Although I’m an adept enough commuter cyclist, I am a bit apprehensive as Beehive Bike Polo Club’s (BBPC) main organizer, Chuck Heaton, hands me his bike polo mallet to throw in to decide teams for my first (ad hoc) bike polo match. I’m in the winter home court for BBPC in the parking garage on 512 S. 400 E., and I’m hoisting a green loaner bike over the net that stops loose balls from bouncing out of the court. Before I know it, I’m doing my best to trackstand as one of my two teammates hollers, “Three, two, one, bike polo!” and we ride to hit the ball before the other team of three, each side vying to hit the ball into the other’s goal.
It was fun as hell—I even scored during my second game. I previously only had a vague concept of what bike polo is. Once I learned that Utah is home to two regular bike polo clubs, BBPC and Ogden Bike Polo Club (OBPC), I became enthralled by YouTube videos of the sport, with bicycle riders coursing across outdoor courts, whacking balls with mallets like how hockey players whack pucks with sticks. 
Bike polo originated in the late 19th Century in Ireland, and is traditionally played on grass. The 1980s saw the sport’s revival where players transitioned from playing on grass to a “hard court”: tennis courts, street hockey courts or on any sort of hard, asphalt surface. Like traditional polo, the object of the game is to hit the ball into the opposing team’s net for a goal, which can only be done with the short end of the approximately six-inch head of a mallet at the end of about a three-foot shaft. To move the ball across the court, the wide end of the mallet head may be used, which is called shuffling. Three to five players can be on the court at a time, depending on the city and the polo club—BBPC and OBPC each include three players per team. There are different time/scoring formats—I played eight-minute games—which is something that Heaton determines depending on the number of players who show up every Tuesday night.
Heaton began playing bike polo when he was 17 at Hillcrest High in 1993. A couple of new members (whose names are hazy in hindsight) joined Hillcrest’s mountain biking club, of which Heaton was the president, and Heaton started playing grass bike polo as a fun alternative to training for mountain bike racing. Up until about 2008, Heaton and a few other Salt Lake bike polo veterans, Dan Smith, Mark Aletto and Stefano Foresti, had kept playing grass. After dwindling attendance at grass games, which require four to five people, “Stefano Foresti … said we should give [hard court] a try. I was kind of reluctant because I knew grass, and it was what I liked to play, and I kind of thought hard court was maybe a flash in the pan,” says Heaton. As it turned out, though, there were other people in Salt Lake already playing hard court. Heaton says, “We actually started to see an influx of people that had moved to Salt Lake from other areas that had been playing hard court, and so our numbers kept growing, hard court–wise.” BBPC officially formed in the fall of 2010.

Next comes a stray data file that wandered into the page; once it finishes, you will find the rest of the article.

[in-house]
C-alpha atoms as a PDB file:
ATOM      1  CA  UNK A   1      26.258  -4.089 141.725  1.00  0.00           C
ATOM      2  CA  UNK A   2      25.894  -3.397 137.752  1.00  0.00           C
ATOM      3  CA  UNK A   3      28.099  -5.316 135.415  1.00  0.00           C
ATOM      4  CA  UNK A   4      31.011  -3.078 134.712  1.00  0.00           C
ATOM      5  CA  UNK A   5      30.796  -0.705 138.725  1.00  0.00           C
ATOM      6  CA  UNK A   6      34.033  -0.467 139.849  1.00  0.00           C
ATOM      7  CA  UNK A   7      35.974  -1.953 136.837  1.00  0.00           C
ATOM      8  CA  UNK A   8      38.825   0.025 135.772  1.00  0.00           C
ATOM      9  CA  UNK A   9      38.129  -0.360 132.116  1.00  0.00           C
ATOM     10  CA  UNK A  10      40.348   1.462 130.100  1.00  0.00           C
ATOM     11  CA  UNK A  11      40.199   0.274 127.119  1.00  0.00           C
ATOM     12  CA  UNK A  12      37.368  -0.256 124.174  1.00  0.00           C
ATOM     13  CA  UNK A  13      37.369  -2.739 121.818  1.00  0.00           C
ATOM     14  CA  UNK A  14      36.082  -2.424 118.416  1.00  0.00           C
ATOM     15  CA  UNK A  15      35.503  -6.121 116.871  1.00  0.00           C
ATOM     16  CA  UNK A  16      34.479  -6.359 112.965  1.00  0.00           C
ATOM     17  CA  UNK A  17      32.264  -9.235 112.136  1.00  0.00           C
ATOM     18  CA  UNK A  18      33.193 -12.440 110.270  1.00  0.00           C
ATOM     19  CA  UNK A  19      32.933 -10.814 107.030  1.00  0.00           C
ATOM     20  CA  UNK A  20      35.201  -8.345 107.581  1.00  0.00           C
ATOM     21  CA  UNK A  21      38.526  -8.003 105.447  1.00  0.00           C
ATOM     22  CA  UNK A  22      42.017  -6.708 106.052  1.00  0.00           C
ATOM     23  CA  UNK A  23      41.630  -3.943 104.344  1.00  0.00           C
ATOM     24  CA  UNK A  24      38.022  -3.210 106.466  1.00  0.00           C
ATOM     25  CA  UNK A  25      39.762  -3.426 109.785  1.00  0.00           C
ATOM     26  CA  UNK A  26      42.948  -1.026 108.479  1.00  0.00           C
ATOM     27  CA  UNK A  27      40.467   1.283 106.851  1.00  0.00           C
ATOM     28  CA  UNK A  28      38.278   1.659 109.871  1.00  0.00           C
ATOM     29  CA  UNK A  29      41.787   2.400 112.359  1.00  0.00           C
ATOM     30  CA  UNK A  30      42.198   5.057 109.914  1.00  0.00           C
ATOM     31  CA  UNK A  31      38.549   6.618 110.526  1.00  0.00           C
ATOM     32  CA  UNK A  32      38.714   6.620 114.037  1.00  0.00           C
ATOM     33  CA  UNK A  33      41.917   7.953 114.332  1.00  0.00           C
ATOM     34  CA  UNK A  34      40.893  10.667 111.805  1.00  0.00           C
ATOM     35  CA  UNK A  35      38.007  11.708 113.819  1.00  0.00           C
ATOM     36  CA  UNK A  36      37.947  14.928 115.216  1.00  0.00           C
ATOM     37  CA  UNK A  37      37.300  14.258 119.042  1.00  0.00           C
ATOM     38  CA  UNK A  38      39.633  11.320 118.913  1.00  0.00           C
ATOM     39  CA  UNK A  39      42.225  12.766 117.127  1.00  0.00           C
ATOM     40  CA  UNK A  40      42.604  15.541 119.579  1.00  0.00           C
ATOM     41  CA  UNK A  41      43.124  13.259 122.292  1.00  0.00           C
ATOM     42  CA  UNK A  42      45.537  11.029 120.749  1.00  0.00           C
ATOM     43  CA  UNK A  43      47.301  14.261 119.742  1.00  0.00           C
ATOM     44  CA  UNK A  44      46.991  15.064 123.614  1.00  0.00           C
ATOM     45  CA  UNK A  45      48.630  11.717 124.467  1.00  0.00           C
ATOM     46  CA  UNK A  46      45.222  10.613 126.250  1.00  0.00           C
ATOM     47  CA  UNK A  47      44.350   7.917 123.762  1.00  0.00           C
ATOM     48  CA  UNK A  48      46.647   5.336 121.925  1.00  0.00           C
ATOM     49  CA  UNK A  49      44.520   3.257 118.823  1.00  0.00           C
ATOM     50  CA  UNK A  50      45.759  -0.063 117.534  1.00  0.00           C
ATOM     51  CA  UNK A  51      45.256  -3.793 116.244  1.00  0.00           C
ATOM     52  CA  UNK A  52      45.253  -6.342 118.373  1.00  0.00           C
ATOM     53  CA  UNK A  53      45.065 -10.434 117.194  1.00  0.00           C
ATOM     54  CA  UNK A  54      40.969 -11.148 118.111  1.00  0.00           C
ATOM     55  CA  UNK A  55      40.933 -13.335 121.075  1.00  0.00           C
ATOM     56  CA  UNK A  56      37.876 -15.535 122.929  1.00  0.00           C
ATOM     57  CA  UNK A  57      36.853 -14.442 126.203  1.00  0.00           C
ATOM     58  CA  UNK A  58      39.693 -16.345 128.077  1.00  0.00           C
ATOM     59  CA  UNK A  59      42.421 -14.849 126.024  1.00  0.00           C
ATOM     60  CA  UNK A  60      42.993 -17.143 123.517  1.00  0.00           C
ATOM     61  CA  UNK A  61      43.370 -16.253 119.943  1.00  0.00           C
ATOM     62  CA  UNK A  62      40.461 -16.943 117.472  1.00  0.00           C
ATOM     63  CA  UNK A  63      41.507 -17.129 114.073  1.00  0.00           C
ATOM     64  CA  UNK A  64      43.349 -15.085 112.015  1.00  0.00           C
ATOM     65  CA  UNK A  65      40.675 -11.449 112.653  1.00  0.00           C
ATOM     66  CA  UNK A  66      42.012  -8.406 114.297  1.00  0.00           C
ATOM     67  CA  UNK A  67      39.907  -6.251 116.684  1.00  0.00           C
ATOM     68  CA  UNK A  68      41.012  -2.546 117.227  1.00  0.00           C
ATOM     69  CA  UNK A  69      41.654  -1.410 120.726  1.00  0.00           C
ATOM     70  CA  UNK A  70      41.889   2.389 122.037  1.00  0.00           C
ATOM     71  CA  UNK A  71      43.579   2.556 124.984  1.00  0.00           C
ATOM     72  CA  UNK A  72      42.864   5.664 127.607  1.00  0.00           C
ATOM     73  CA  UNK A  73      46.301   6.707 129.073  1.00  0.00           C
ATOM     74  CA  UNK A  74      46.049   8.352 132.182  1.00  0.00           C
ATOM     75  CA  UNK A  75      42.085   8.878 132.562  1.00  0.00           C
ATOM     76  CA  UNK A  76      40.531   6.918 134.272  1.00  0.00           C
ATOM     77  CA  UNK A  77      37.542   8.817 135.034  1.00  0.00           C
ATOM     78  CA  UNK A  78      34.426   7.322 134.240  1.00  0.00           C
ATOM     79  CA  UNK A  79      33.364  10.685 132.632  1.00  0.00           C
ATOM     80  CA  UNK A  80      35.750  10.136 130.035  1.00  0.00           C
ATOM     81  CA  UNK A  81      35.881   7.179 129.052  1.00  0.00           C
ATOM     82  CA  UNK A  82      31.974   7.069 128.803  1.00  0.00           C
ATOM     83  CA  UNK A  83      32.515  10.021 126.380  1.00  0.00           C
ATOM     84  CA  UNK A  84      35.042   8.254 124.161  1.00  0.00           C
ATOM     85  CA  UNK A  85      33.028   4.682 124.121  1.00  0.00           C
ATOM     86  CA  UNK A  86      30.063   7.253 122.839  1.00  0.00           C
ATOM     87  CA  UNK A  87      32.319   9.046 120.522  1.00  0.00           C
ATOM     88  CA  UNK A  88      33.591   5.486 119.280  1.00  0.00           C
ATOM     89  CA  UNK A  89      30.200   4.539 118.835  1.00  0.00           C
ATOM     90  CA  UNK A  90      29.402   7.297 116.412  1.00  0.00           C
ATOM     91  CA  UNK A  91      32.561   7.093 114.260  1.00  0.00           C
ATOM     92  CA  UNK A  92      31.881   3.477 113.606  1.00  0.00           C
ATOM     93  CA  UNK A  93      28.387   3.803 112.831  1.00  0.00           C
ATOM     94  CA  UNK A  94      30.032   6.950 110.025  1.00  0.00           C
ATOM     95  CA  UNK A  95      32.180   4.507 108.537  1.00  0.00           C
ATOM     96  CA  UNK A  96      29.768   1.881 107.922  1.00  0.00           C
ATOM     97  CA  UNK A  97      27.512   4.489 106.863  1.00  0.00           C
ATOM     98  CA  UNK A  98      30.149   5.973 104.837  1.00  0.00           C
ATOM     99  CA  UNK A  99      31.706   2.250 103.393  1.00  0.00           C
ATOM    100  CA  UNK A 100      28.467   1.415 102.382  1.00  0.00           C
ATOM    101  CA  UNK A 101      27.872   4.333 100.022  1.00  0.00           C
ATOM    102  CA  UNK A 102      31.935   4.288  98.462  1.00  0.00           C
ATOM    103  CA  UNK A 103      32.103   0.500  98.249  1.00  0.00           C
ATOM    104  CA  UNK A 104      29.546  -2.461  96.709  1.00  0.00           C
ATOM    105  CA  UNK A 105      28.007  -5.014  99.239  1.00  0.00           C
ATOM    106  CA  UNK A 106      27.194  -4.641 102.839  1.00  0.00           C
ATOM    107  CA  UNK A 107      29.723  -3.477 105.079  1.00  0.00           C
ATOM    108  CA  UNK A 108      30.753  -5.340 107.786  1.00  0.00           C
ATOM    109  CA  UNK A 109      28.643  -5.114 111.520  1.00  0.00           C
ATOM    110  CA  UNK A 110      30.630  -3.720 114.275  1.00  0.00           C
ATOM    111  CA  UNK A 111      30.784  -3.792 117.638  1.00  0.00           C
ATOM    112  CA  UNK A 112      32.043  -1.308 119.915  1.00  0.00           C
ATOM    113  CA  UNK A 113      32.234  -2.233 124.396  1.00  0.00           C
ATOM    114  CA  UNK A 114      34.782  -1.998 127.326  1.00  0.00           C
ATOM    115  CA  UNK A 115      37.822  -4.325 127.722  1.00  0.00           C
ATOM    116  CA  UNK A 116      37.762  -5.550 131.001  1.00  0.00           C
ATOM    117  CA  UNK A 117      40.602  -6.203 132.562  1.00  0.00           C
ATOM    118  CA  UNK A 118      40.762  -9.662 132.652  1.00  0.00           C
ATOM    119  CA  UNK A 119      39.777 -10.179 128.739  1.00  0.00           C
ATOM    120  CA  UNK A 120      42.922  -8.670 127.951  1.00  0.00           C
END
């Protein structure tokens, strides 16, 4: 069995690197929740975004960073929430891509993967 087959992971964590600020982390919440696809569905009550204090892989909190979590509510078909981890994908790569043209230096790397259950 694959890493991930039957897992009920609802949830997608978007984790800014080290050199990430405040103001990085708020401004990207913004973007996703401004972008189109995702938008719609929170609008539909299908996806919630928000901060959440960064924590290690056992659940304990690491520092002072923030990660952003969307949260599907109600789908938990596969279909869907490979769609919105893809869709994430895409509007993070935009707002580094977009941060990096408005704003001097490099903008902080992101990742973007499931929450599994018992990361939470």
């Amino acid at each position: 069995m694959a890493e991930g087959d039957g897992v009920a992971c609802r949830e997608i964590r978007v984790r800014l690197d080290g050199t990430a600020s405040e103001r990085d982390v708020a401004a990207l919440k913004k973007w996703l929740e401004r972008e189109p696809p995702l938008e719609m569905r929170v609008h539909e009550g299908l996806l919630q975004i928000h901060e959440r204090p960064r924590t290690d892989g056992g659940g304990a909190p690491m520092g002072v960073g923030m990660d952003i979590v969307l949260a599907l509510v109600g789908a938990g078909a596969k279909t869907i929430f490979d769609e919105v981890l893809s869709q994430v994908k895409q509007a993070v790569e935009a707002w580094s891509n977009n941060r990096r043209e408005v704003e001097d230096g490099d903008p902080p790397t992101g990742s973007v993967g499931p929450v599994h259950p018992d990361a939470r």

The BBPC eventually found their winter home in the parking garage at 512 S. 400 E. and their summer home at the “polo/handball/tennis practice courts” at Liberty Park. Heaton has seen about 40 to 50 different people come and try bike polo, and there are about 17 regular players today. Aletto and Smith have kept at the sport, and compete just as fervently as the young bucks. One younger guy, Alex Kado, frequently travels from Minneapolis (a bike polo hub city) to play with BBPC, and just uses one of Heaton’s loaner bikes. Jeremy Josted was walking by the Liberty courts one evening as one polo player shouted, “Come play this!” As he asked, “What’s ‘this’?” the answer, surely enough, was bike polo, and he became yet another addition to the Tuesday-night crew.
Everybody who participates in BBPC has “the bike polo bug,” although Heaton is a solid cornerstone in the operation. Heaton had started making his own bike polo mallets back in the grass polo days, and initially made his first mallets out of a bamboo shaft. As his tenure through bike polo progressed, he began to craft his shafts from old ski poles, and started using ABS pipe for the mallet heads, before switching to HDPE plastic pipe. His latest model includes a mallet head made out of UHMWPE pipe, which resists the abrasion found in whacking a ball